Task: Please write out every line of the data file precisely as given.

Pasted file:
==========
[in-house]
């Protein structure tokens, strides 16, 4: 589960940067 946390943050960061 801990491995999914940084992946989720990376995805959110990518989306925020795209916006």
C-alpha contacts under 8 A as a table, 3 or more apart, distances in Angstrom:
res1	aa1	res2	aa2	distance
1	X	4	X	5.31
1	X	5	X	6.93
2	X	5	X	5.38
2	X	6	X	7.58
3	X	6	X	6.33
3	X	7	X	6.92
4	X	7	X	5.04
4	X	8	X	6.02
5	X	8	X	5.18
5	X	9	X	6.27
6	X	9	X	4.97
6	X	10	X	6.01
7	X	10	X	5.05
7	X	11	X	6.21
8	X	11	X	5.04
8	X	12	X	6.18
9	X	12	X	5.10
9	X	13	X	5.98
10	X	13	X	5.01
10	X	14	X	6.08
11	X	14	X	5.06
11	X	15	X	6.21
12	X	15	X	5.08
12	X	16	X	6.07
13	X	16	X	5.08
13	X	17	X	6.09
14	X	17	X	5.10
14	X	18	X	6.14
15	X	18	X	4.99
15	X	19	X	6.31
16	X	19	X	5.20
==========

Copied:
[in-house]
């Protein structure tokens, strides 16, 4: 589960940067 946390943050960061 801990491995999914940084992946989720990376995805959110990518989306925020795209916006």
C-alpha contacts under 8 A as a table, 3 or more apart, distances in Angstrom:
res1	aa1	res2	aa2	distance
1	X	4	X	5.31
1	X	5	X	6.93
2	X	5	X	5.38
2	X	6	X	7.58
3	X	6	X	6.33
3	X	7	X	6.92
4	X	7	X	5.04
4	X	8	X	6.02
5	X	8	X	5.18
5	X	9	X	6.27
6	X	9	X	4.97
6	X	10	X	6.01
7	X	10	X	5.05
7	X	11	X	6.21
8	X	11	X	5.04
8	X	12	X	6.18
9	X	12	X	5.10
9	X	13	X	5.98
10	X	13	X	5.01
10	X	14	X	6.08
11	X	14	X	5.06
11	X	15	X	6.21
12	X	15	X	5.08
12	X	16	X	6.07
13	X	16	X	5.08
13	X	17	X	6.09
14	X	17	X	5.10
14	X	18	X	6.14
15	X	18	X	4.99
15	X	19	X	6.31
16	X	19	X	5.20